One associated effect of being ‘warm-blooded’ is a relatively fast growth-rate. Mammals (and birds, who are also ‘warm-blooded’) tend to grow much faster than ‘cold-blooded’ vertebrates, like fish and reptiles.
A nasty little 66-million-year-old family secret has been leaked by a recently unearthed tyrannosaur bone. The bone has peculiar teeth marks that strongly suggest it was gnawed by another tyrannosaur.
A recent study led by the University of Tennessee, Knoxville, Goodrich Chair of Excellence Thanos Papanicolaou could very well change the way we view the health of our nation’s soil, even potentially altering history books.
Mass extinction events are sometimes portrayed in illustrations of volcanic eruptions causing widespread destruction.
At the end of the Pleistocene mammoths of Northern Eurasia used to experience chronic mineral hunger.
The extinction of large herbivores such as mammoths could explain massive prehistoric changes in vegetation and landscape structure.
Radiocarbon analysis of the decline and extinction of large mammals in the Americas lends support to the idea that hunting by humans led to the animals’ demise — and backs the generally accepted understanding of when humans arrived in, and how they colonized, the Western Hemisphere.
Plague infections were common in humans 3,300 years earlier than the historical record suggests, reports a study published October 22 in Cell.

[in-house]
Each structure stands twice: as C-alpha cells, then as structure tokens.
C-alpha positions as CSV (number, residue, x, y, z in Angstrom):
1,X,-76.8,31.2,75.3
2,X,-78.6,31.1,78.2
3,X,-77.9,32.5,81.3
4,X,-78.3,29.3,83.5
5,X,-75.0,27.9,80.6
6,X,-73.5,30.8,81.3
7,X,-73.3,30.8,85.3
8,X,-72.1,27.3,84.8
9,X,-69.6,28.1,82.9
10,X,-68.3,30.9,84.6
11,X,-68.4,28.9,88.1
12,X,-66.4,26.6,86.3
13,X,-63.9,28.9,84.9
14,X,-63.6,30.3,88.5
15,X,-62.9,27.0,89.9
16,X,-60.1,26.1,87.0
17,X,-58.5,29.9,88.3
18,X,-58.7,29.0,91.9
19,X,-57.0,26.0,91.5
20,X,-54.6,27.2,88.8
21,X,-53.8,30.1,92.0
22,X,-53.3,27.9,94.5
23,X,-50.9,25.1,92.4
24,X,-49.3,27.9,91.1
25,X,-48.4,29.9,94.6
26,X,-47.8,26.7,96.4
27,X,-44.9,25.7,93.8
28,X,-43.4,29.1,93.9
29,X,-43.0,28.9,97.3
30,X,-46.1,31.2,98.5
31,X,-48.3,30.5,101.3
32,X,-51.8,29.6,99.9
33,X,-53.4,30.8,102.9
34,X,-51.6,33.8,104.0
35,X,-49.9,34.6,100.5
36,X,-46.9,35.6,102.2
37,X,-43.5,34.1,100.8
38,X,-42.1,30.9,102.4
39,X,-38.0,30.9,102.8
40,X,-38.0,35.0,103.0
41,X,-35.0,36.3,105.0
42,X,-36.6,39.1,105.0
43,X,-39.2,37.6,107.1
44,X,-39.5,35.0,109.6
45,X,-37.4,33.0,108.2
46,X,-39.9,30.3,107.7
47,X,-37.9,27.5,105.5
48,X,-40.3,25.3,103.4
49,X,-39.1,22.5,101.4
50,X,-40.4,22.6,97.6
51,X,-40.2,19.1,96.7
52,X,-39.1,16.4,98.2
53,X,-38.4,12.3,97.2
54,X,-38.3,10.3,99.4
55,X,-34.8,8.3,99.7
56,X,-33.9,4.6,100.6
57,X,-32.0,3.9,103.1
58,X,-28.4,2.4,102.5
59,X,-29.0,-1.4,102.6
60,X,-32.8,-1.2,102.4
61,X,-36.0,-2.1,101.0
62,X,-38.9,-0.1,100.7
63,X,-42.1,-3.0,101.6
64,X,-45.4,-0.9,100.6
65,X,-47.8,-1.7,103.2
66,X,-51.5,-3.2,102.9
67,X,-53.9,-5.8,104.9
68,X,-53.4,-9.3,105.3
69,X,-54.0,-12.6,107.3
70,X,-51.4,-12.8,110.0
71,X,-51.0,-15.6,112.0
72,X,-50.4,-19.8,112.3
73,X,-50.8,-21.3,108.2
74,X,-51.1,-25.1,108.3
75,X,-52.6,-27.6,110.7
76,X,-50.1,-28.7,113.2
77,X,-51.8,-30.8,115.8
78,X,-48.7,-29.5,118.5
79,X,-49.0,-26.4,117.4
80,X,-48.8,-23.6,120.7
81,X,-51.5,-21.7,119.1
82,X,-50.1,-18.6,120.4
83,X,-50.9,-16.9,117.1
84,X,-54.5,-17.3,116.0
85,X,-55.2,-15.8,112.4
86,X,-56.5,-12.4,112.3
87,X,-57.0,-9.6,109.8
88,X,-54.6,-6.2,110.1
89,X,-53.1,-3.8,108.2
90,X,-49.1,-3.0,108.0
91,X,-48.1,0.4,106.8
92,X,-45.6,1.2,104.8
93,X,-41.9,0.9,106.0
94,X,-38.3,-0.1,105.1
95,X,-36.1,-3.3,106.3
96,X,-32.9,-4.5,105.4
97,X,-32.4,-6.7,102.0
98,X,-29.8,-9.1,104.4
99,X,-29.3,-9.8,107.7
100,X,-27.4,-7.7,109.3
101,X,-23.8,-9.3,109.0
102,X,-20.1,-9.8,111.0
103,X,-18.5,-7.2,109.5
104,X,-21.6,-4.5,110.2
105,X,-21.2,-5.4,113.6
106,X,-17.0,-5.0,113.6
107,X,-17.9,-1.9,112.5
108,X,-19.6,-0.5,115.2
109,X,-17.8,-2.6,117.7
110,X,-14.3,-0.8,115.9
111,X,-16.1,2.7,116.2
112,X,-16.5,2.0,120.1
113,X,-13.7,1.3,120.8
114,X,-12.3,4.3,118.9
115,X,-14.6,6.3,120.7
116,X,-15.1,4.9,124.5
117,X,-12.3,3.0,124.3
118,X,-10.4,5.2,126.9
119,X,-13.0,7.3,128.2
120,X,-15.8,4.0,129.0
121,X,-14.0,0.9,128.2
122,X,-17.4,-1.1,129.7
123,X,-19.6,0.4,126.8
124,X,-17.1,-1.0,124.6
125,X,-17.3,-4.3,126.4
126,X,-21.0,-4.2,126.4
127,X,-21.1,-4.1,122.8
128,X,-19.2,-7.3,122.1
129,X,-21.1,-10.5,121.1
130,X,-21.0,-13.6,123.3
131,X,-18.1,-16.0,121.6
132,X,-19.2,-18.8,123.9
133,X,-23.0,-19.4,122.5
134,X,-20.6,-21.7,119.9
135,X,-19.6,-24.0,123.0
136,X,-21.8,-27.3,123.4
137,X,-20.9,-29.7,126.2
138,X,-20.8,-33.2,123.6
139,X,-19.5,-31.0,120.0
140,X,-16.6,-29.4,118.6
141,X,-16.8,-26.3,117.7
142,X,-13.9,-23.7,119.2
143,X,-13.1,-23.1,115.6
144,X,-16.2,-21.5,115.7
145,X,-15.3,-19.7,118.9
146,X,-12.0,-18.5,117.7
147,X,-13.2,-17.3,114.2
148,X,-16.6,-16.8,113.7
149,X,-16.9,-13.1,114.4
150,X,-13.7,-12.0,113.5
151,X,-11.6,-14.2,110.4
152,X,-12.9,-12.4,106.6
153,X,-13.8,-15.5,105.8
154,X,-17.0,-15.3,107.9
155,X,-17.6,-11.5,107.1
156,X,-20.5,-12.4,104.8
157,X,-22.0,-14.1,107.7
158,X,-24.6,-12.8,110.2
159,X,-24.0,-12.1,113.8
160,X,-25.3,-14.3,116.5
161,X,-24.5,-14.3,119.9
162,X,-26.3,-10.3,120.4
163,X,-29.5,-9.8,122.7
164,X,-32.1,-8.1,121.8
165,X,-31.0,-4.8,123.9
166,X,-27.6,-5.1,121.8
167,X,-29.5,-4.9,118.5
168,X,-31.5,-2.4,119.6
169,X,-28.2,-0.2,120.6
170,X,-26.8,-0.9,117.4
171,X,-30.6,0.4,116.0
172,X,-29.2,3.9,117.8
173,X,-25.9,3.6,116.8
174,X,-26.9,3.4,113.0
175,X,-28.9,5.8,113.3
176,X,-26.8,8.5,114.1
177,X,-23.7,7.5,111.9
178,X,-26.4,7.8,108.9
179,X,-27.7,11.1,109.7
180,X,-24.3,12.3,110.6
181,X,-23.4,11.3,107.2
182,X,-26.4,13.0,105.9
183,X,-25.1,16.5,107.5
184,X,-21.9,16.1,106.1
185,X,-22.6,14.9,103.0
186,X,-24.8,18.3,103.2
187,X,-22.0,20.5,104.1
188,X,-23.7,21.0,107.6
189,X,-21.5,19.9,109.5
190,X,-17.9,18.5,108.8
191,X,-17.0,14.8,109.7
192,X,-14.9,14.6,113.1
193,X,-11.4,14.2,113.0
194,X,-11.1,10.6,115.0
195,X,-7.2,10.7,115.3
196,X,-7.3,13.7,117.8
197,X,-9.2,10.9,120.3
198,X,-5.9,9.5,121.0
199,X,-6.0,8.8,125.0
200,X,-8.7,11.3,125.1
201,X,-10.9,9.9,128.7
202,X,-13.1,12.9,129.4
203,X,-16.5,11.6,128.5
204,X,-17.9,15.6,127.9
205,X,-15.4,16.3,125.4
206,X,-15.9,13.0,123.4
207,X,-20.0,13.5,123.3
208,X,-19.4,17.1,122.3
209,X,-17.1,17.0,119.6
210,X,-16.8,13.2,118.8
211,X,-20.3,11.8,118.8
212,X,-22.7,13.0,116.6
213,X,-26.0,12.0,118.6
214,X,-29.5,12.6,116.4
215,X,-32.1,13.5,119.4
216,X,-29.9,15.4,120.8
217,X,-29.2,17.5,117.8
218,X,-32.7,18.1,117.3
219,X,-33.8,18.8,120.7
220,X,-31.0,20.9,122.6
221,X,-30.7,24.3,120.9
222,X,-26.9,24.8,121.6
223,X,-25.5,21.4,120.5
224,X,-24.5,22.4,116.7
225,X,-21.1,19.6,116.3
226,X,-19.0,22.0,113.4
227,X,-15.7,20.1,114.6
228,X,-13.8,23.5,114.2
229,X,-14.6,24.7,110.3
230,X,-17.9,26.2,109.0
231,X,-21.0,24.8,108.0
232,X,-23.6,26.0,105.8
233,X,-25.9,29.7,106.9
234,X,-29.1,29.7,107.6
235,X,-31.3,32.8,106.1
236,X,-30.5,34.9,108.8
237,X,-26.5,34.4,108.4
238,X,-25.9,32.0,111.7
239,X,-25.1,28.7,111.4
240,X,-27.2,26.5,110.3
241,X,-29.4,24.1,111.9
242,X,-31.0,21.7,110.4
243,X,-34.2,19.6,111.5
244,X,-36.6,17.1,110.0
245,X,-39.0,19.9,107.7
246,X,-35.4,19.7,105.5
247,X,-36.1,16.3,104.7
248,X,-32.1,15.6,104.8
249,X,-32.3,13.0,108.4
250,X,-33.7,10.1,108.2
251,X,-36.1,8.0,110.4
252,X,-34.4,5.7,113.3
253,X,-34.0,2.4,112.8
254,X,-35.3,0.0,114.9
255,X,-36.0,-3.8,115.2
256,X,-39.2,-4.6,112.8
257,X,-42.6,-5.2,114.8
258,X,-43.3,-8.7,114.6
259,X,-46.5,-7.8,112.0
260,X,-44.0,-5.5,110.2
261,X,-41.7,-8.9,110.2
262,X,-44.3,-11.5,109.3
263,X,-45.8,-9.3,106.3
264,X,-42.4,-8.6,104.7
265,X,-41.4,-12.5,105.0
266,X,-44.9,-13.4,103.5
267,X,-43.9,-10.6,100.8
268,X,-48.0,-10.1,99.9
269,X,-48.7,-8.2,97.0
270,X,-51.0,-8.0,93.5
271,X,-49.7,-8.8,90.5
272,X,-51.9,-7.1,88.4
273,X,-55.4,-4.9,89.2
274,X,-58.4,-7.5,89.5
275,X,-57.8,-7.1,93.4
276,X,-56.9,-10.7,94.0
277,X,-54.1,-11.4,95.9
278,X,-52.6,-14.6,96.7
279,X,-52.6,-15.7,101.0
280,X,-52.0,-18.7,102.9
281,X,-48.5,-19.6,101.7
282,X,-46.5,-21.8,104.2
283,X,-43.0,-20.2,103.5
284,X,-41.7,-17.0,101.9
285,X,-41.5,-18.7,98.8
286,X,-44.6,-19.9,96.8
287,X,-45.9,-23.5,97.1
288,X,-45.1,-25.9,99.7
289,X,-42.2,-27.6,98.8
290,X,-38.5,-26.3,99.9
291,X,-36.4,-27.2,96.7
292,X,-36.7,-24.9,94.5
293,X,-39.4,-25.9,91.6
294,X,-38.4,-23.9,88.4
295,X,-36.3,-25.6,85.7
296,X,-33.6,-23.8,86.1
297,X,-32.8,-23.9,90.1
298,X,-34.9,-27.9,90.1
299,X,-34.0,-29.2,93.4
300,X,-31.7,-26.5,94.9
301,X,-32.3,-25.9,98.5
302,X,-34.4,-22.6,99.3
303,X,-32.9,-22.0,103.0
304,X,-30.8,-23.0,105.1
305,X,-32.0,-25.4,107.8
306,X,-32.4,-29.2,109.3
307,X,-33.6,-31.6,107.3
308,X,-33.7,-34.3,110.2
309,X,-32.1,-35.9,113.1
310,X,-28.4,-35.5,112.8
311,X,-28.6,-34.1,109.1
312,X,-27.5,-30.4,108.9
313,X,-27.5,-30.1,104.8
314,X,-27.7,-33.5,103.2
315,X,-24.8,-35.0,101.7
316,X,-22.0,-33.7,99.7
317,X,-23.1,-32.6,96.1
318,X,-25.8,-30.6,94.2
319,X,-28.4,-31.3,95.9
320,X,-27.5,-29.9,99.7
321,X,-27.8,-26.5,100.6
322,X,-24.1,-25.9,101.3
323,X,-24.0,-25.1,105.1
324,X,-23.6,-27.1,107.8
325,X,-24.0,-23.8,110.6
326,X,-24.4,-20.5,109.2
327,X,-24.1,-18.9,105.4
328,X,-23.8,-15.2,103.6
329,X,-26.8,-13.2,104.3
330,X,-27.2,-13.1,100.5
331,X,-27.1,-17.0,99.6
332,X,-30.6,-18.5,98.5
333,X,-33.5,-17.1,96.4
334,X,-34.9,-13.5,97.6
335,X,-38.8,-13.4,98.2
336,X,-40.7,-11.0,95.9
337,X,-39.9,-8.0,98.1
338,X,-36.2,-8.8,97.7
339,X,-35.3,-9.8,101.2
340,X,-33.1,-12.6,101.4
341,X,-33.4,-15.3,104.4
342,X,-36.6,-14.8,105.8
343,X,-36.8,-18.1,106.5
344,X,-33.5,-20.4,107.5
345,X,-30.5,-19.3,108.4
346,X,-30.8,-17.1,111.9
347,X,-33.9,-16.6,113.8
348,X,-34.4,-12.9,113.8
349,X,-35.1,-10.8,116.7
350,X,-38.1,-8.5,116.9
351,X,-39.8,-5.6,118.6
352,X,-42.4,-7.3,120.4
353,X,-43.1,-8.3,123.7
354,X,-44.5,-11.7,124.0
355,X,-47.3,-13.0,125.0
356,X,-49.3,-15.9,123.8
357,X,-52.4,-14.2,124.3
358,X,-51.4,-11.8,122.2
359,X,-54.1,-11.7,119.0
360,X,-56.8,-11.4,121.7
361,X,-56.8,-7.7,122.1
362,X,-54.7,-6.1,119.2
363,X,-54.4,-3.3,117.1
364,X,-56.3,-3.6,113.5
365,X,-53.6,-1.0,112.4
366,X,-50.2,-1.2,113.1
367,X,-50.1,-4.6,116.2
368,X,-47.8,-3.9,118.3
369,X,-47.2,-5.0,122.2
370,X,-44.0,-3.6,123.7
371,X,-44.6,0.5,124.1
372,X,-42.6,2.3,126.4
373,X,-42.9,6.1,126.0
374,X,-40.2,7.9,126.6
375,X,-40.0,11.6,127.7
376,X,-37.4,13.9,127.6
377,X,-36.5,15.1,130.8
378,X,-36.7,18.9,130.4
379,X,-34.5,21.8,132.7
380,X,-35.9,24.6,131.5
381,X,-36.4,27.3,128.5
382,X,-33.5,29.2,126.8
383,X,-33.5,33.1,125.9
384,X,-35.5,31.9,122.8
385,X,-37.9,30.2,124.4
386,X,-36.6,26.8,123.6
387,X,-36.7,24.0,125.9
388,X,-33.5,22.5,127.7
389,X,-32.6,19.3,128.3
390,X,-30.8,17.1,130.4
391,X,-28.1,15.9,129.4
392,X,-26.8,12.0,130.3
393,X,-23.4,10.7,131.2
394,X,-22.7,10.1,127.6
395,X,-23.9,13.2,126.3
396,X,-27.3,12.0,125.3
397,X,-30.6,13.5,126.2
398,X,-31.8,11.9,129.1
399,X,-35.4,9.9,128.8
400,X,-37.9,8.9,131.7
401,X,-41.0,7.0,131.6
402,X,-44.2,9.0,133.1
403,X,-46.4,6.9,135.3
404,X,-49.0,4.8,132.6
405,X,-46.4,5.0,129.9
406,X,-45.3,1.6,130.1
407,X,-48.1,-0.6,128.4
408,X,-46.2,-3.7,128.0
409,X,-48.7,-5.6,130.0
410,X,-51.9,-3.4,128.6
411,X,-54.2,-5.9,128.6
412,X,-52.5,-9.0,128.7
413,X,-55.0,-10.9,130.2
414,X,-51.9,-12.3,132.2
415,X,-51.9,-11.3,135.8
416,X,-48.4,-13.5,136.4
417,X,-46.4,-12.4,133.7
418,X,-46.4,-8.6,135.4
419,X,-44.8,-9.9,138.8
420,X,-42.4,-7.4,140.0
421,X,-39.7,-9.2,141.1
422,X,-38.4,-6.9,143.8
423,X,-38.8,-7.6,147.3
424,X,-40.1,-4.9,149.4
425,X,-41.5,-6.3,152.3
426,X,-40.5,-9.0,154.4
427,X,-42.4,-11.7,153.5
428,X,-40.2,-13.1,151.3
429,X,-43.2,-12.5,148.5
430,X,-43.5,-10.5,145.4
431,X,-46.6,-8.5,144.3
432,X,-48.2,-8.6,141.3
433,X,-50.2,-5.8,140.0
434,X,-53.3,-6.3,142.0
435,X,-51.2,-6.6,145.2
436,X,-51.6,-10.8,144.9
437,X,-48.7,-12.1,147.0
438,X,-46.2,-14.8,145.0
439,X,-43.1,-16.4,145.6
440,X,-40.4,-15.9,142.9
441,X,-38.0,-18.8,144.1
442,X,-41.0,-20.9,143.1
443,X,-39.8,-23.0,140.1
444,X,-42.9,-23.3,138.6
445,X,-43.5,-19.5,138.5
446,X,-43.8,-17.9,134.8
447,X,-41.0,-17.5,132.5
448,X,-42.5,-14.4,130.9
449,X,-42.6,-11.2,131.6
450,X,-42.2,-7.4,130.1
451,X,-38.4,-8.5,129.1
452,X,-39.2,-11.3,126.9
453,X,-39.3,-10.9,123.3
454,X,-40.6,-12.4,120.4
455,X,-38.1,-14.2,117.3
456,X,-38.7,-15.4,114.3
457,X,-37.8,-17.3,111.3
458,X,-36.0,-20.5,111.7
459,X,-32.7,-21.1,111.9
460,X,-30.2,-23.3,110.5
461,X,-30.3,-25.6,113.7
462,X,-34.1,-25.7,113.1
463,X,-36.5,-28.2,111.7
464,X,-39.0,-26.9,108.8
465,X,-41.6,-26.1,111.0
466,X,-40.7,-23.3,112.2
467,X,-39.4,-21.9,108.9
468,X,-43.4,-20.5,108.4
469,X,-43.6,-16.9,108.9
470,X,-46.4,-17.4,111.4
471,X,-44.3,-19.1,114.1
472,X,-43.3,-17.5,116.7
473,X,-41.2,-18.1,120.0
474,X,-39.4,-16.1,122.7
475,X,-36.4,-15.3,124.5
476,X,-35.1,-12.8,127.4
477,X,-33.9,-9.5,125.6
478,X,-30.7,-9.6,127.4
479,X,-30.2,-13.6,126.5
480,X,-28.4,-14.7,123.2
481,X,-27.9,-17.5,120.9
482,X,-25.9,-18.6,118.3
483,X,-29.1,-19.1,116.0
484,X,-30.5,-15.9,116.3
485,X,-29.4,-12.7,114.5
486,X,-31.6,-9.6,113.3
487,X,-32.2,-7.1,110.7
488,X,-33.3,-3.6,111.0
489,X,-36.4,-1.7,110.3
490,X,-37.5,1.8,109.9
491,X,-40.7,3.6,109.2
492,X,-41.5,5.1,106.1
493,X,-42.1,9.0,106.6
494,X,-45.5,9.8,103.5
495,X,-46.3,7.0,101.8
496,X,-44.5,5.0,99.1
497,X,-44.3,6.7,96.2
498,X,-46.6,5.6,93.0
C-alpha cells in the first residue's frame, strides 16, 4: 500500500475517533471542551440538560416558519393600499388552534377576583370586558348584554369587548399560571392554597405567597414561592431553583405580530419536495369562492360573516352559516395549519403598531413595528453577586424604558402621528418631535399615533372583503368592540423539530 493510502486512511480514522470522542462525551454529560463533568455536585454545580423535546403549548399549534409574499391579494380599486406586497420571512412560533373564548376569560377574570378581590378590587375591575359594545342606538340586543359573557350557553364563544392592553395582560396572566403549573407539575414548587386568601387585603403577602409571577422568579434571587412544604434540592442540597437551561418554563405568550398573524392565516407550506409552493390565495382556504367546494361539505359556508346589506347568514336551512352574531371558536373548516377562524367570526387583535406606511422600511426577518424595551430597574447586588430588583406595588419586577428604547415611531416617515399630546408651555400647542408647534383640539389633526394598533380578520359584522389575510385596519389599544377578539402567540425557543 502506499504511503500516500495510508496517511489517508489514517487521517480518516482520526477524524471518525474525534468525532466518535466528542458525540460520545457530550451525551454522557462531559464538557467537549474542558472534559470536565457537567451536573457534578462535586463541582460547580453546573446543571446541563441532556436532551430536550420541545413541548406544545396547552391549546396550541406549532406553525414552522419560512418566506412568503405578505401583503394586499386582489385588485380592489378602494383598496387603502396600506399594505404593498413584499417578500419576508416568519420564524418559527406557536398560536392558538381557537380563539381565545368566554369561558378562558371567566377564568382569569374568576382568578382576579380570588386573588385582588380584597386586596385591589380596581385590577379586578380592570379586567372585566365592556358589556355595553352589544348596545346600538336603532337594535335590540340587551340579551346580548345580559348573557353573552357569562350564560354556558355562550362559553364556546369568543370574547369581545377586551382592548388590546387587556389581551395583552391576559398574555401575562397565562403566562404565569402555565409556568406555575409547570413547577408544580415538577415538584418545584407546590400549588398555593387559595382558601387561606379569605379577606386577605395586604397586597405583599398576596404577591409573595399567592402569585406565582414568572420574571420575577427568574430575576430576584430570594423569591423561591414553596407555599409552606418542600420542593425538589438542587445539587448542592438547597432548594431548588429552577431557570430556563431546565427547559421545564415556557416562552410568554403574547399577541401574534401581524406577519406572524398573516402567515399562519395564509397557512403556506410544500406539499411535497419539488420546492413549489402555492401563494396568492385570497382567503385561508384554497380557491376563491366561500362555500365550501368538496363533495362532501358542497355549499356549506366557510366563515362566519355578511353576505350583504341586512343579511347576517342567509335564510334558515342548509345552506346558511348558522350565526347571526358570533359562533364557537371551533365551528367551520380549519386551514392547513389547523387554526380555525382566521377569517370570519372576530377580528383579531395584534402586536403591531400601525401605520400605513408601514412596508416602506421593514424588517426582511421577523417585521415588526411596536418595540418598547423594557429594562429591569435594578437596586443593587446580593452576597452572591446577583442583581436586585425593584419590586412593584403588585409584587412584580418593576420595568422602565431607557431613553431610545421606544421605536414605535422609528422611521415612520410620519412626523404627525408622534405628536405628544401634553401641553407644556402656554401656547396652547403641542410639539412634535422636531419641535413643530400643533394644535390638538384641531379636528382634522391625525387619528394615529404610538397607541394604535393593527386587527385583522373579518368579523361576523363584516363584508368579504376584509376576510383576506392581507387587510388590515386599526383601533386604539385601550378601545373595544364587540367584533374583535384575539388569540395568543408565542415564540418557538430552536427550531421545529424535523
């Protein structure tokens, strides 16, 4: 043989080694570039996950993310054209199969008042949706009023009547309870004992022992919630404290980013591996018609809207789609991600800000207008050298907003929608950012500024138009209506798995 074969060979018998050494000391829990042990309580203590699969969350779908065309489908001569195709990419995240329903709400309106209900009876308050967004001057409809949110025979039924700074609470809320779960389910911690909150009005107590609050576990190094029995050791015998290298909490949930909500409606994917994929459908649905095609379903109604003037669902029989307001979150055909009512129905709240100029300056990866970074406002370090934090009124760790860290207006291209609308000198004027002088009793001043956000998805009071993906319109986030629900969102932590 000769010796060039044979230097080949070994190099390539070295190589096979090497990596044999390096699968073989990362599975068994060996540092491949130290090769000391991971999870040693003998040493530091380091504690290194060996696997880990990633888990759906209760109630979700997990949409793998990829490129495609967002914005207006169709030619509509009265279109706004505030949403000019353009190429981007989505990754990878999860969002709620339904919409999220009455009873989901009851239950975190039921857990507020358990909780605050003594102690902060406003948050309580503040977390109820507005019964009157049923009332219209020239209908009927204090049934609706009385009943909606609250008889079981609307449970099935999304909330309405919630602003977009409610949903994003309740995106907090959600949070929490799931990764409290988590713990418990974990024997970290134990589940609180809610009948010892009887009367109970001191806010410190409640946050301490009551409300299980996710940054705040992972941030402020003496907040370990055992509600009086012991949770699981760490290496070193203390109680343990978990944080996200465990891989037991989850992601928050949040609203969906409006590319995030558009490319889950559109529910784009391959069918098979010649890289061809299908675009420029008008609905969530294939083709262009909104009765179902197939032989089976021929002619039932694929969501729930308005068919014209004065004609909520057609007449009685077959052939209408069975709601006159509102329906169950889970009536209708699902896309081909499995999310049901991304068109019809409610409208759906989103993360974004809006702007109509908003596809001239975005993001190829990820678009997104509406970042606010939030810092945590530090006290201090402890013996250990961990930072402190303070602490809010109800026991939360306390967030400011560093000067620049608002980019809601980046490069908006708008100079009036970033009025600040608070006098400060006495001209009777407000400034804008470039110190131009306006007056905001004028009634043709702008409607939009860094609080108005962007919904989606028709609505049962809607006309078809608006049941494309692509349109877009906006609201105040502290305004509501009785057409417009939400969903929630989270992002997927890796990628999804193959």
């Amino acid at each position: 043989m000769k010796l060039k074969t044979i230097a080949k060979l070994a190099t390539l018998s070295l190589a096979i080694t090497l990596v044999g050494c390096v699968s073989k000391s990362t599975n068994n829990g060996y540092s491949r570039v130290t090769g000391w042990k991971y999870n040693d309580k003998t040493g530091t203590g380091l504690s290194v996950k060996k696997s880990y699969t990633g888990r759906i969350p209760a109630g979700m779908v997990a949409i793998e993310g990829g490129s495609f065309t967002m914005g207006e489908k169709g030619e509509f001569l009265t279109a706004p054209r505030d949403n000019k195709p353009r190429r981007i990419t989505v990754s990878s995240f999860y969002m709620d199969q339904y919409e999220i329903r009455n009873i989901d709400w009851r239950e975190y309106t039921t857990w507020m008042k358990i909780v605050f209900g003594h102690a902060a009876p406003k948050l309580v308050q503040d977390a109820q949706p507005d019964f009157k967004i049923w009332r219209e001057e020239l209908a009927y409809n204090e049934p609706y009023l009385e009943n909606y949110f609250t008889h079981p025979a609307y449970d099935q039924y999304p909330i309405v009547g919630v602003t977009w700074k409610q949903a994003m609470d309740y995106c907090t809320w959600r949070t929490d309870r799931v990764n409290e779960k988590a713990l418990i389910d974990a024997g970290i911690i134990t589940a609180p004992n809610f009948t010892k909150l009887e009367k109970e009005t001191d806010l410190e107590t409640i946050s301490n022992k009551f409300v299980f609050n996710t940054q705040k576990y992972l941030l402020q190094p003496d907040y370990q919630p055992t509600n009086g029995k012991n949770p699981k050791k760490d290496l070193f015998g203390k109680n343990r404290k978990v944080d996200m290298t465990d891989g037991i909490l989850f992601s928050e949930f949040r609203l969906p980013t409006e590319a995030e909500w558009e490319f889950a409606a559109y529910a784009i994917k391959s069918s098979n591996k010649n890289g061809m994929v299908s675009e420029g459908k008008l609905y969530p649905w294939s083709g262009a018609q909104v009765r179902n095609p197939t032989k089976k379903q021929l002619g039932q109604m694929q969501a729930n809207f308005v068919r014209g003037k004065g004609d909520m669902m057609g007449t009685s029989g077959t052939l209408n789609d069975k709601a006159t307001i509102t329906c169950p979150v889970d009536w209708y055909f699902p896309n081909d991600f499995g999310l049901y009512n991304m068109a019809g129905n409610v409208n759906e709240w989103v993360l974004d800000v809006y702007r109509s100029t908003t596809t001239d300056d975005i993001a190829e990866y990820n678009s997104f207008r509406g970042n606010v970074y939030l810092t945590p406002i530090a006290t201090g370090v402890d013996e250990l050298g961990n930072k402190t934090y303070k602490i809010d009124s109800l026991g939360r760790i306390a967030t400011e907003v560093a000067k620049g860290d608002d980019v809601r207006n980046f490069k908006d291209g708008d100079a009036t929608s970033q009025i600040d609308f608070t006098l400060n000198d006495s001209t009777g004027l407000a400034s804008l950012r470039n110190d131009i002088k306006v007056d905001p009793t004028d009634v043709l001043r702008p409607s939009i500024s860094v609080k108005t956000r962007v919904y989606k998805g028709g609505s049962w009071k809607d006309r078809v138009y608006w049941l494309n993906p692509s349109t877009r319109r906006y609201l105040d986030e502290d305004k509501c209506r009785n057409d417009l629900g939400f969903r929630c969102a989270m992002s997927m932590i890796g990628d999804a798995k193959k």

As we read about the looting and destruction of cultural heritage sites in Syria, ISIS tends to make the headlines. Yet, a recent Dartmouth led study published in Near Eastern Archaeology analyzing satellite imagery of nearly 1,300 archaeological sites in Syria reveals that the Kurdish YPG, opposition forces and the
On the floor of the grave lay the skeleton of an adult male, stretched out on his back. Weapons lay to his left, and jewelry to his right.
Most of what we know about Mayan civilization relates to kings, queens and their elaborate temples. To understand what life was like for the 99 percent, one researcher turned to ancient animal bones stored at the Florida Museum of Natural History.
UCLA geochemists have found evidence that life likely existed on Earth at least 4.1 billion years ago — 300 million years earlier than previous research suggested.
Nearly 100 fossil species pulled from a flooded cave in the Bahamas reveal a true story of persistence against all odds — at least until the time humans stepped foot on the islands.
Researchers know dinosaurs once ruled the earth, but they know very little about how these animals performed the basic task of balancing their energy intake and output–how their metabolisms worked.
Phenomenally durable crystals called zircons are used to date some of the earliest and most dramatic cataclysms of the solar system.
Staff and students from The University of Western Australia’s School of Indigenous Studies have made a surprise discovery on an excursion to Rottnest Island (Wadjemup), uncovering a rare nineteenth century glass spearhead.